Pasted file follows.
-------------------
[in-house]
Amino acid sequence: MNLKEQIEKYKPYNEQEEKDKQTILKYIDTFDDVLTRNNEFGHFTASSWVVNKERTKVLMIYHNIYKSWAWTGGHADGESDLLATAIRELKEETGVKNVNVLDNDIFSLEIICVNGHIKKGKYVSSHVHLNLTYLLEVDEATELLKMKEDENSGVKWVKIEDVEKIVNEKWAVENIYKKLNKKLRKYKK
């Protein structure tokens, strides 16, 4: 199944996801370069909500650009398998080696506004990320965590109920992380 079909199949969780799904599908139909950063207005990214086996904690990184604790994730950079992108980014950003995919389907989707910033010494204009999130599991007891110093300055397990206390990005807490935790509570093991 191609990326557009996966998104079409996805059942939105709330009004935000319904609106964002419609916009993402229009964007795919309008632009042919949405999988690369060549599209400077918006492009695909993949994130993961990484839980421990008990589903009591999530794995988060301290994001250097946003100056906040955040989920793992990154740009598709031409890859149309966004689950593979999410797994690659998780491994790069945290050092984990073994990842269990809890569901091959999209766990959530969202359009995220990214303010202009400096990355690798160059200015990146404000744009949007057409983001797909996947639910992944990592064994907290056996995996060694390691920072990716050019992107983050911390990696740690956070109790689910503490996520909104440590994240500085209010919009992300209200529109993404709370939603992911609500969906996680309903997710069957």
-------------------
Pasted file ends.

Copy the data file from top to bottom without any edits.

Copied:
[in-house]
Amino acid sequence: MNLKEQIEKYKPYNEQEEKDKQTILKYIDTFDDVLTRNNEFGHFTASSWVVNKERTKVLMIYHNIYKSWAWTGGHADGESDLLATAIRELKEETGVKNVNVLDNDIFSLEIICVNGHIKKGKYVSSHVHLNLTYLLEVDEATELLKMKEDENSGVKWVKIEDVEKIVNEKWAVENIYKKLNKKLRKYKK
């Protein structure tokens, strides 16, 4: 199944996801370069909500650009398998080696506004990320965590109920992380 079909199949969780799904599908139909950063207005990214086996904690990184604790994730950079992108980014950003995919389907989707910033010494204009999130599991007891110093300055397990206390990005807490935790509570093991 191609990326557009996966998104079409996805059942939105709330009004935000319904609106964002419609916009993402229009964007795919309008632009042919949405999988690369060549599209400077918006492009695909993949994130993961990484839980421990008990589903009591999530794995988060301290994001250097946003100056906040955040989920793992990154740009598709031409890859149309966004689950593979999410797994690659998780491994790069945290050092984990073994990842269990809890569901091959999209766990959530969202359009995220990214303010202009400096990355690798160059200015990146404000744009949007057409983001797909996947639910992944990592064994907290056996995996060694390691920072990716050019992107983050911390990696740690956070109790689910503490996520909104440590994240500085209010919009992300209200529109993404709370939603992911609500969906996680309903997710069957």